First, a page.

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NASA is working on laser-based propulsion

Posted on Monday, 22 February, 2016 | Comment icon 74 comments

Can a laser beam send a spacecraft to Mars ? Image Credit: CC BY-SA 3.0 ESO/M. Kornmesser
A new type of propulsion system could see lasers being used to 'push' a spacecraft up to great speeds.
There's no denying that today's spacecraft are extremely slow - especially when you take in to account that it can take years even to travel to other planets within our own solar system.

Most space probes and spacecraft currently use conventional chemical rockets which work by burning fuel to produce thrust - a mechanism that certainly works but is notoriously slow and inefficient - not least because it is necessary to carry all of that heavy fuel along for the ride.

According to NASA scientist Philip Lubin however, one way around this problem is to instead use laser beams to essentially 'push' a spacecraft up to speed without the need for any fuel at all.

The lasers, which would be situated on the surface of the Earth, could enable a type of 'photonic propulsion' by firing at special 'sails' on a spacecraft in an effort to propel it forwards.

While it wouldn't be possible to push anything particularly heavy, such a system would be perfect for sending probes to other worlds within our own solar system and perhaps even further than that.

"There are recent advances that take this from science fiction to science reality," said Lubin.

"There is no known reason why we can not do this."

Source: Science Alert | Comments (74)

Tags: Mars, Lasers

Recent comments on this story
Comment icon #65 Posted by Derek Willis on 4 March, 2016, 12:07
You are completely right! I don't know what the hell I was thinking there!!
Comment icon #66 Posted by Derek Willis on 4 March, 2016, 20:19
Here's a thought - and a vain attempt to dig myself out my earlier brainstorm - do gravitational waves (which we now know exist) follow the curved geodesics of a very heavy body in the same way as light does?
Comment icon #67 Posted by Harte on 4 March, 2016, 21:19
Not sure, but it seems like they should. I mean, gravity curves the fabric of space itself. Gravitational waves are jiggles in spacetime. Harte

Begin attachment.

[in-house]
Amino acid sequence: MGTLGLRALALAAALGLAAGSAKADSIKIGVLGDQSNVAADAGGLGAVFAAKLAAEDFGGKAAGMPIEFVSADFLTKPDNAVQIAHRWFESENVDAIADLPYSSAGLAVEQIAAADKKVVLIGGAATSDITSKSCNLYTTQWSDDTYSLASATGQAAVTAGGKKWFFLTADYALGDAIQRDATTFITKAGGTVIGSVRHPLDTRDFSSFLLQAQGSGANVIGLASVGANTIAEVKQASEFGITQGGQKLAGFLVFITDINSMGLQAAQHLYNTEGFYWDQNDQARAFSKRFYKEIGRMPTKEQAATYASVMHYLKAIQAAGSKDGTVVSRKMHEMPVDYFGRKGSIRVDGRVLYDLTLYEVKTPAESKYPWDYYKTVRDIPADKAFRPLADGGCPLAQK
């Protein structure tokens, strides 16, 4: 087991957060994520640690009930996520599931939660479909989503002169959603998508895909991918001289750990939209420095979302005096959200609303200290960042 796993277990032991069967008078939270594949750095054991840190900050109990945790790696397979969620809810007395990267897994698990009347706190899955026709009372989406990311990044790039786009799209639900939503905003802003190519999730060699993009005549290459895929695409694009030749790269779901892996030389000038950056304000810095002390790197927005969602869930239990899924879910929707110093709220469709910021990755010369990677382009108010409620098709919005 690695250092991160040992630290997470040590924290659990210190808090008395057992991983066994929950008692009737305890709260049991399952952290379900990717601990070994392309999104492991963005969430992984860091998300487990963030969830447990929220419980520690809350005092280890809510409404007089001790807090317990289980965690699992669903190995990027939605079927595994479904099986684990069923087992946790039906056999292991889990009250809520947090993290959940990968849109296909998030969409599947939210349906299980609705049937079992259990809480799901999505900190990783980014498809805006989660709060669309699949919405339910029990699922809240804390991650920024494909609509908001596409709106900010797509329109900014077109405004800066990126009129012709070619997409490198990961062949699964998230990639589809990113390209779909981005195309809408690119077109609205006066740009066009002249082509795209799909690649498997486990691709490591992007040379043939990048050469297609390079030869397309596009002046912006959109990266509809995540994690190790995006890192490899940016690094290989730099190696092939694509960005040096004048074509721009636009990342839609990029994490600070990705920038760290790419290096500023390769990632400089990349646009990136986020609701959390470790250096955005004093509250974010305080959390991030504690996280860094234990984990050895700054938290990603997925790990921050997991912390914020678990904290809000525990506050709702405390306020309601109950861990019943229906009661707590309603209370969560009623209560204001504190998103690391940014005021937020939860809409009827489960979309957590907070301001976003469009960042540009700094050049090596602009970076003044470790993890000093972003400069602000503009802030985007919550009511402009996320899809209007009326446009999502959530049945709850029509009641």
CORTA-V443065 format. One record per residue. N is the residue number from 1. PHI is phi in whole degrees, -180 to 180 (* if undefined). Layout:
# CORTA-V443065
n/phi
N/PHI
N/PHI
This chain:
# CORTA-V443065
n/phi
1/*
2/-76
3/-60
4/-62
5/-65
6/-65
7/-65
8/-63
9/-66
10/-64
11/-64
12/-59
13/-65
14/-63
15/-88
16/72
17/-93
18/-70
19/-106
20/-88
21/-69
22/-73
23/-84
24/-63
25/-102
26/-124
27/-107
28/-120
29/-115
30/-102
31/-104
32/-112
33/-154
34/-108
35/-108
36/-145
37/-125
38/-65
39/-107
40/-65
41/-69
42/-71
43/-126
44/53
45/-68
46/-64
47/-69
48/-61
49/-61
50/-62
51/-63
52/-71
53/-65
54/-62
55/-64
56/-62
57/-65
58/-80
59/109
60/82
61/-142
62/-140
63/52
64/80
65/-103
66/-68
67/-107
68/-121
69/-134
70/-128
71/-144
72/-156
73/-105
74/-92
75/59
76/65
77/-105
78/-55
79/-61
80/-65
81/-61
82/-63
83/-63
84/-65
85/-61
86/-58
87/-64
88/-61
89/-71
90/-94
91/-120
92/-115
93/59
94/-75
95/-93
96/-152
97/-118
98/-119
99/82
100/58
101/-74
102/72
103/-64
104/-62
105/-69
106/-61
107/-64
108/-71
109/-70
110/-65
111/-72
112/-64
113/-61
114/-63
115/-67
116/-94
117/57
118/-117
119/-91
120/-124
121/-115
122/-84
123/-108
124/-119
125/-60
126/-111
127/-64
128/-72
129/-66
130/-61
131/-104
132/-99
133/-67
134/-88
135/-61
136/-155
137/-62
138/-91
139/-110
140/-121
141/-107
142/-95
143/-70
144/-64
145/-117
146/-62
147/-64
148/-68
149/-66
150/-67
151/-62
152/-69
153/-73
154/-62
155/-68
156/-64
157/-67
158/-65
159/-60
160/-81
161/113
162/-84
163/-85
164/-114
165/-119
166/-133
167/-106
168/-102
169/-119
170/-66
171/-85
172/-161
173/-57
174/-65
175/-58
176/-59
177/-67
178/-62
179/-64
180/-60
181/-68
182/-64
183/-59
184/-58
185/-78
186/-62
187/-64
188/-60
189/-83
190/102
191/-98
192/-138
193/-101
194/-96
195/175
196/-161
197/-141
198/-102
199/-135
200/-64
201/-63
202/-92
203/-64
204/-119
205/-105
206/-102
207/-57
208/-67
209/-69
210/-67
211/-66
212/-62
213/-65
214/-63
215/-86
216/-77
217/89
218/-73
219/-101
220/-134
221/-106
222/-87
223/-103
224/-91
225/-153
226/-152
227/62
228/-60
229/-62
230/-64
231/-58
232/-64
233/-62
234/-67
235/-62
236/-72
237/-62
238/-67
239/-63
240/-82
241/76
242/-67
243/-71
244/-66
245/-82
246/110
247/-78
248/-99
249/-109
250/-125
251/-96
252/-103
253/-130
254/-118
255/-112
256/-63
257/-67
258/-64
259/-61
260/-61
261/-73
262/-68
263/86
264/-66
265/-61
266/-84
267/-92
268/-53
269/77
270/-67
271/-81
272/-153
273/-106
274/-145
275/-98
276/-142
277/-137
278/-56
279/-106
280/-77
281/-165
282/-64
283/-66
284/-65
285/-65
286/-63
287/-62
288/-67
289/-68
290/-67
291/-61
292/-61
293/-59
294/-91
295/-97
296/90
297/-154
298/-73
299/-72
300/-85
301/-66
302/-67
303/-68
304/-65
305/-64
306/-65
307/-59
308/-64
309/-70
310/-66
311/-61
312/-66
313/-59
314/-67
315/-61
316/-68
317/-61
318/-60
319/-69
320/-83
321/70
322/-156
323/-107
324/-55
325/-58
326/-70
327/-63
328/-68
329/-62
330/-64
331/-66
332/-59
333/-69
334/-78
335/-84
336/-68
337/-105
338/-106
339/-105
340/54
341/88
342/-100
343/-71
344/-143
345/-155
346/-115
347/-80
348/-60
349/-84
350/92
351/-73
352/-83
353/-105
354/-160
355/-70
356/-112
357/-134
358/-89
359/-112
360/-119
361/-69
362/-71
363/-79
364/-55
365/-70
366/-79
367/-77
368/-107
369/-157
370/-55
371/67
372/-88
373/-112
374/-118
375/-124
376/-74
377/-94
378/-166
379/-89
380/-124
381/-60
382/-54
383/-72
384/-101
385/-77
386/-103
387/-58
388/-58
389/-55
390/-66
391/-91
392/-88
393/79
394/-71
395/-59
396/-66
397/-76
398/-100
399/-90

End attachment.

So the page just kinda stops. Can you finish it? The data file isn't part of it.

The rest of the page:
Comment icon #68 Posted by Derek Willis on 4 March, 2016, 21:52
I have come across a few references saying that gravitational waves will propagate along null geodesics in the same way as electromagnetic waves do, so on that basis they would be bent by gravity. But that is not the same as my silly statement that gravity is bent by gravity. It is an interesting situation, however. The reference is physics-stack-exchange and those guys normally know what they are talking about.
Comment icon #69 Posted by Noteverythingisaconspiracy on 5 March, 2016, 0:09
Hence why my full post was like this. I am not entirely sure why you left out that part when you quoted me ?
Comment icon #70 Posted by Derek Willis on 5 March, 2016, 8:51
I don't know what the hell was going on with my brain yesterday. I made a stupid posting about gravity bending gravity and then didn't take the trouble to read your post properly. I can't even blame it on having had a drink as I wrote the posts in the morning. My double bad, as they say.
Comment icon #71 Posted by Noteverythingisaconspiracy on 5 March, 2016, 15:47
No problem. *hit happens.
Comment icon #72 Posted by Harte on 6 March, 2016, 18:11
Perhaps you should drink in the morning, then. I mean, the Universe is telling you to put some brandy in your coffee. Harte
Comment icon #73 Posted by Derek Willis on 6 March, 2016, 20:29
That sounds like a good idea! I am sure it will also make sitting through interminable meetings at work far more tolerable!
Comment icon #74 Posted by bmk1245 on 11 April, 2016, 10:49
Bit more details (math) can be found in .

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